I thought it would be fun to take a break from some of the heavier themes and plot points to focus in on another aspect of Water Signs — the various foods specifically mentioned, especially in Part One, to help evoke the culture and atmosphere of the Philly/suburban Philly/South Jersey area.
When I wrote about the literary techniques employed, I noted:
As part of bringing regional culture and tradition to both a new and familiar audience, much of the activity in Water Signs revolves around popular foods and delicacies. Maddy and Ken’s beach picnic, for example, features provolone cheese from South Philly, homemade Italian wedding cookies and “tomato pie” (a special pizza-like creation first introduced to the area by a South Philly bakery in the 1900s).
This beach picnic takes place in Chapter 6 in Ventnor, New Jersey where Ken, having determined previously Madeline’s weakness for the popular regional treat, presents her with a homemade tray of Italian wedding cookies, prepared by his roommate from South Philly (who, by the way is a fictional creation):
“Hey,” he warned seriously, “No starvation tactics tonight. You and I are both going to enjoy this good food—no apologies. Oh, and you have to have some wedding cookies. Kathy made those especially for you.”
“She did? How’d she know they’re my favorite?”
“Cause I told her,” he shrugged. “After that, I asked for her advice about how to go about winning the heart of the most beautiful Italian girl I’ve ever met—a girl I almost blew it with that night at Key Largo when I was incredibly stupid and bought a rose for her friend instead of her.” Maddy laughed at the memory.
“And she suggested wedding cookies?” she teased, raising an eyebrow. She gazed at him with her mesmerizing brown eyes, and he felt as if he would shatter into a million pieces.
“She said it was a good place to start, considering they were on your Top-10 list,” he smiled. “And she makes the best, believe me.”
“Hmmm, well I think my Aunt Maria might take issue with that,” Maddy stated. “Still, those do look pretty good,” she admitted, eying the full plate of the familiar twisted knots covered with white icing and multi-colored sprinkles.
Although in real life it was my Great Aunt Emma who was most famous for her baking and cooking, since Aunt Maria plays such a prominent role in this part of the story, I attributed this quality to her (and yes, she was a great cook, too).
The next morning, as they sit around the breakfast table, Maddy, Aunt Maria and Mom enjoy the homemade cookies with their coffee — another element of real life brought into the story. In my family, Italian wedding cookies typically showed up during special occasions like graduations and bridal showers, and on holidays like Christmas. And while they are delicious any time of the day, I remember enjoying them most in the morning, with a hot cup of happiness (as my friend Ava calls it).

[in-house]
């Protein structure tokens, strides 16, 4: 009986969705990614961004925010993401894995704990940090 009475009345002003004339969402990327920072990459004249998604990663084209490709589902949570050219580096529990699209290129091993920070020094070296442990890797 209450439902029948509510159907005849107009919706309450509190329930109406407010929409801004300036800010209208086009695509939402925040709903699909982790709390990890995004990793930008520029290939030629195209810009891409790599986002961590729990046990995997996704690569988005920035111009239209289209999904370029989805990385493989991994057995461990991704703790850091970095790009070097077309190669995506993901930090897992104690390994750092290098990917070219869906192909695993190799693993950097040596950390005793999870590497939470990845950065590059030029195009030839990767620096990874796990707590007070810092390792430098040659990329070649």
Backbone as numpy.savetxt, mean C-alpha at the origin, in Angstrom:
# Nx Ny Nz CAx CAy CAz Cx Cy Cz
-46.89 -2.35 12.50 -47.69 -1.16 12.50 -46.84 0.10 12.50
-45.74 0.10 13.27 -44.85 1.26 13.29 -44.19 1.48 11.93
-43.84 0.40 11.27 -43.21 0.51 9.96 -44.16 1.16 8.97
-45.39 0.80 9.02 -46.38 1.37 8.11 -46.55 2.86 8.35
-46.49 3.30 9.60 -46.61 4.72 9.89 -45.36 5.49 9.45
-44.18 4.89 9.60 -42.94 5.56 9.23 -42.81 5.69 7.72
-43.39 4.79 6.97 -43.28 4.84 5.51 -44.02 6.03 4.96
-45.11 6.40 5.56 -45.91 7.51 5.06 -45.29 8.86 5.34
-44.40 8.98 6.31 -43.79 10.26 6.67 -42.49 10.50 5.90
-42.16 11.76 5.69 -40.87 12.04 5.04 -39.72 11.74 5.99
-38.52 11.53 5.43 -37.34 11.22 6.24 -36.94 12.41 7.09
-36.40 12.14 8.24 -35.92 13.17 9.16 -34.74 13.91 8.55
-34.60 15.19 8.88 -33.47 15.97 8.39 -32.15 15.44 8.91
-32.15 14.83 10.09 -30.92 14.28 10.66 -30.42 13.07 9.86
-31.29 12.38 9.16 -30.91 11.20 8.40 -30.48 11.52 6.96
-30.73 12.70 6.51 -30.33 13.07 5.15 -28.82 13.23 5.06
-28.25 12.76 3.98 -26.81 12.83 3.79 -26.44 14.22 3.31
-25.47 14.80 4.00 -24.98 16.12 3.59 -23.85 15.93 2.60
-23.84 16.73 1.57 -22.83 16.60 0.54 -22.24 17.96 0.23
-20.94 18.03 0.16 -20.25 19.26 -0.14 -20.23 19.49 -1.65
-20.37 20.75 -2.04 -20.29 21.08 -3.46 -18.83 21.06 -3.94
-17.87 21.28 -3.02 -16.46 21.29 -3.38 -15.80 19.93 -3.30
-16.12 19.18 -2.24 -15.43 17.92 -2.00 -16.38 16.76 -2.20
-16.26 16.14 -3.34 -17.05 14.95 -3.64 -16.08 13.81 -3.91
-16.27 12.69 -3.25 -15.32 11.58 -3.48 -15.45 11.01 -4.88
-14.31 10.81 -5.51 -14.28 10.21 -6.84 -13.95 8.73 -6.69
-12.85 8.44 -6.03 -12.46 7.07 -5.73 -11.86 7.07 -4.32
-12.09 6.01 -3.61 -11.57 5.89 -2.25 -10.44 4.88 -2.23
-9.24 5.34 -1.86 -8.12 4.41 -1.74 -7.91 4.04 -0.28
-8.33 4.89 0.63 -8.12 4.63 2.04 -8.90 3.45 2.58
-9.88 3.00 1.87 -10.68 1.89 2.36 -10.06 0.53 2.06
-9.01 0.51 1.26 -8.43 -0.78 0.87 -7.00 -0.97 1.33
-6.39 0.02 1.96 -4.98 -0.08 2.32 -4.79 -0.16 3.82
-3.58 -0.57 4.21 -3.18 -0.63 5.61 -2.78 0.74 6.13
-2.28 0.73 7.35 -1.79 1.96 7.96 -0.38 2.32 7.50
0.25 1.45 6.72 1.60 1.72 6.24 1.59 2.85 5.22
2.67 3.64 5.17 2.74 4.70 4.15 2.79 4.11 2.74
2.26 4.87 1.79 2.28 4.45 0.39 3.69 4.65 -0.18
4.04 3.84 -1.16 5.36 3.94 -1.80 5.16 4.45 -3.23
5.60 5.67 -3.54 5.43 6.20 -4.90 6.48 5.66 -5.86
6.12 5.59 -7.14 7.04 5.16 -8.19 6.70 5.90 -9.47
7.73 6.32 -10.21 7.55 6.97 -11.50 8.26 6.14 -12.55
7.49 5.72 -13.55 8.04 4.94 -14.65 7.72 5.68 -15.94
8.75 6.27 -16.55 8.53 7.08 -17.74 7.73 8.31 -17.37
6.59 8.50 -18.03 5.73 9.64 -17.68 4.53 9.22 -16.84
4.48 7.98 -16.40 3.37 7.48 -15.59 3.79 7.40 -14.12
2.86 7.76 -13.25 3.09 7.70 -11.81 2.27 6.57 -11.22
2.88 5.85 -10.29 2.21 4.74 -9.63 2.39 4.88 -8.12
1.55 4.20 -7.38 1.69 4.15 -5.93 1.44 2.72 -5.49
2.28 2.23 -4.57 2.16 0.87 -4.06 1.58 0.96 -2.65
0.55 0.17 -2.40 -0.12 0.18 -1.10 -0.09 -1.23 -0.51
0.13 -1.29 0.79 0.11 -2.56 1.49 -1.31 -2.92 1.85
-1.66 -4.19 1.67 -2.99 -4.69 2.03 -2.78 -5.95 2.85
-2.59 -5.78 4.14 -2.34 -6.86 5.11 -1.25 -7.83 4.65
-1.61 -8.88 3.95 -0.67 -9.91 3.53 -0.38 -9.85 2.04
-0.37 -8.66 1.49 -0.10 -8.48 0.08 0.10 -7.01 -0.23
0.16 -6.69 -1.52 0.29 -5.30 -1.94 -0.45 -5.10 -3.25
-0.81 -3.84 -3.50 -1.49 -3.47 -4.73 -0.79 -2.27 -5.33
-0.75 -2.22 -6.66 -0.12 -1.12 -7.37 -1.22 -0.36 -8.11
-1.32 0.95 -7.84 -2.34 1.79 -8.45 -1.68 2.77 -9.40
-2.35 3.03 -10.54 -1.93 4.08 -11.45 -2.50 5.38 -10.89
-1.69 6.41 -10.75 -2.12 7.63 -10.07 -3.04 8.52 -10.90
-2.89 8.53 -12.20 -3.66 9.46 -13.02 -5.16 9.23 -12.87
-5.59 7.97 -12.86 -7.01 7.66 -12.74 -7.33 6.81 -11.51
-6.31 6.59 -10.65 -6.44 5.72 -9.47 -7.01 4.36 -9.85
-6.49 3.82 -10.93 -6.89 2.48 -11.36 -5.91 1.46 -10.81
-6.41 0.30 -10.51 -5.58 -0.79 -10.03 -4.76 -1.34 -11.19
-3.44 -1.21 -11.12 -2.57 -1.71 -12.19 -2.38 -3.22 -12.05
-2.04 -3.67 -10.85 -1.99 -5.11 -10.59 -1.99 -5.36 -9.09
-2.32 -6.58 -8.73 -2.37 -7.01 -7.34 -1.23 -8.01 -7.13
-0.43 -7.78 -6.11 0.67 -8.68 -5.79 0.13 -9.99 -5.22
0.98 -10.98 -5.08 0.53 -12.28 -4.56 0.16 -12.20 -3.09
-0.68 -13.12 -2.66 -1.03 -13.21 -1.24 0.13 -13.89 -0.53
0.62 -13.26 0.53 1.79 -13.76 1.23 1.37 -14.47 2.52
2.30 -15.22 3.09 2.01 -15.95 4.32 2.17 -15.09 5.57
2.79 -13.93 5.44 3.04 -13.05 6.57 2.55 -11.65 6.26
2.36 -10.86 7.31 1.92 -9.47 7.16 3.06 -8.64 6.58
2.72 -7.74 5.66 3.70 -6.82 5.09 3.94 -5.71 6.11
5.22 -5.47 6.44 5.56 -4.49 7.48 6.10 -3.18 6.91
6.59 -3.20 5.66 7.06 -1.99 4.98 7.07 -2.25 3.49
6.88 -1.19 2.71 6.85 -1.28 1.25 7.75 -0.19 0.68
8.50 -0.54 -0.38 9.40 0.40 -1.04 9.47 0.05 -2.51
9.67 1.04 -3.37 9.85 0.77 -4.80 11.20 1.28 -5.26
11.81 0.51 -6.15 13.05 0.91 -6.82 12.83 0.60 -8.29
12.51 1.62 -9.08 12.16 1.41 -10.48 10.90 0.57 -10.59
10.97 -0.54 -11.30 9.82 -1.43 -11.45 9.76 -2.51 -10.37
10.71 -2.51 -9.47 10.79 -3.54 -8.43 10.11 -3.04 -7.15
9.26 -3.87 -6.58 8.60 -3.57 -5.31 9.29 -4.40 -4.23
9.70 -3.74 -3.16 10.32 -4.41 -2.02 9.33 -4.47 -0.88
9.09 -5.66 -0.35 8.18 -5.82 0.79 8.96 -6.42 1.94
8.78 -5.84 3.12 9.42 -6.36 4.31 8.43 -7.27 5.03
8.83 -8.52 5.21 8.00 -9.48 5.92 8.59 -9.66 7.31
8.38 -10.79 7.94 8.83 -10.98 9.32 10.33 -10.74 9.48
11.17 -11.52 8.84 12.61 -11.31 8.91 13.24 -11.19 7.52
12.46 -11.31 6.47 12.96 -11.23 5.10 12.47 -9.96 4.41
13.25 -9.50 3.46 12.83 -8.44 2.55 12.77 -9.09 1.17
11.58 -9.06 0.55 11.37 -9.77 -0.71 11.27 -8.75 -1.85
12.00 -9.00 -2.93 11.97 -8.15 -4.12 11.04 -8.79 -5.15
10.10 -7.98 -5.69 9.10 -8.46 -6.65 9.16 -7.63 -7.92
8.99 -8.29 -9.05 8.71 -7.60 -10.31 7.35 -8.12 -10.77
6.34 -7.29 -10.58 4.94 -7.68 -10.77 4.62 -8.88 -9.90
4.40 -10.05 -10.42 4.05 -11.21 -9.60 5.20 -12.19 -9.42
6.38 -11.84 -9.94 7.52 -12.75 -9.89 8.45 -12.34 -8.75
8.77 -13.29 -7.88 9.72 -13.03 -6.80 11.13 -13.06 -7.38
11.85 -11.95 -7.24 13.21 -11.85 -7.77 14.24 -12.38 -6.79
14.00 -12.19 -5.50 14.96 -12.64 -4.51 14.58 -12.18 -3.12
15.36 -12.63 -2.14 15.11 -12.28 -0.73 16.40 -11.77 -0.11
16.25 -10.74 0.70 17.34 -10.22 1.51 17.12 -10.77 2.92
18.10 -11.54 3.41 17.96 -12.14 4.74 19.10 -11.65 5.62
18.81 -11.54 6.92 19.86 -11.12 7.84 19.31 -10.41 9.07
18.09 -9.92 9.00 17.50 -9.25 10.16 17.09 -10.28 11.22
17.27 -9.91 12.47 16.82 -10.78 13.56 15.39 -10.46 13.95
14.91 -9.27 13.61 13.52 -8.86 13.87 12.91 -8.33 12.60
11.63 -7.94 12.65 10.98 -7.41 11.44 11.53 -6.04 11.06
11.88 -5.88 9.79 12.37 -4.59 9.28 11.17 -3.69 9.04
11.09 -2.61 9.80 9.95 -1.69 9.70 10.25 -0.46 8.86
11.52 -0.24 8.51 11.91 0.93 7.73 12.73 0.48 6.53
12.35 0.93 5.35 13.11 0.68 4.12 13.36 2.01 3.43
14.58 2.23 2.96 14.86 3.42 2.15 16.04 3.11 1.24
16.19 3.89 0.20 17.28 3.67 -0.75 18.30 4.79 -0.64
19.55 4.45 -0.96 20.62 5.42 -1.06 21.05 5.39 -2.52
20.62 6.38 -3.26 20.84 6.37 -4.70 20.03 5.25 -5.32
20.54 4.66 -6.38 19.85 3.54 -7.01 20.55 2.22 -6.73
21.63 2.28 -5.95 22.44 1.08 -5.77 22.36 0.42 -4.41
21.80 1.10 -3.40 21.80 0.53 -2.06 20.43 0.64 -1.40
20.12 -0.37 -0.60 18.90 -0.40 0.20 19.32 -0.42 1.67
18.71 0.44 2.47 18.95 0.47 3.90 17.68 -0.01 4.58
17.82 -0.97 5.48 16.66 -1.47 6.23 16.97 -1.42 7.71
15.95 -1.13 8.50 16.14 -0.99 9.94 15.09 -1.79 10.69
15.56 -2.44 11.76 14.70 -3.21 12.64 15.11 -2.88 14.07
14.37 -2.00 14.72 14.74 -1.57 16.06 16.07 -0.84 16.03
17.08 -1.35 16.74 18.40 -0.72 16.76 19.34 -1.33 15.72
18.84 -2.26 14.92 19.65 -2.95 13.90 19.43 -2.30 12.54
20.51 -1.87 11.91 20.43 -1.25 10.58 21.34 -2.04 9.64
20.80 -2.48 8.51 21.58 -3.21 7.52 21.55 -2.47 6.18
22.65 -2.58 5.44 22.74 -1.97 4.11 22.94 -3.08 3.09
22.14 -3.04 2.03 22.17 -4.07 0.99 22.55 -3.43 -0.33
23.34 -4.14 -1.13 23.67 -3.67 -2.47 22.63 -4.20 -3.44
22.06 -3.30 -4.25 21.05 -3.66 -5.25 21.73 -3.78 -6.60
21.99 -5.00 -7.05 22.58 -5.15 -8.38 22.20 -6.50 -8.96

Funny, we never actually referred to them as wedding cookies growing up; in fact, I used to call them “coffee dunkers” or when I was very young, “the cookies with the sprinkles on them”. I don’t think I discovered the proper name “wedding cookie” until many years later.
Finally, although I describe them in the book as “twisted knots” (normally how they are fashioned), I prefer to just roll mine into round balls, not being known for my endless reservoirs of patience when it comes to baking. Come to think of it, Aunt Em used to make hers that way, too. Unlike her, I prefer to use either lemon extract or vanilla extract as opposed to anise — a flavor I don’t much like.
But whatever you name them, however you shape them and whatever extract you choose to add to the mix, call them delicious! Enjoy.🙂
RECIPE FOR ITALIAN WEDDING COOKIES
1/2 cup butter, softened
1/2 cup white sugar
2 teaspoons vanilla OR lemon extract
3 cups all-purpose flour
3 teaspoons baking powder
Preheat oven to 350 degrees. Grease cookie sheets.
In large bowl, cream together butter & sugar until smooth. Mix in the egg & vanilla. Combine the flour & baking powder; stir into the creamed mixture until blended. Divide dough into walnut-sized portions. Roll each piece into a ball and place inches apart on prepared cookie sheets. Bake for 8-10 minutes in the preheated oven, until firm & golden at the edges.
Icing: Mix together confectioners sugar with half & half in a bowl, making sure the mixture isn’t too thin. After the cookies cool, drizzle icing on top and sprinkle with jimmies (that’s what we called them in Philly…lol!).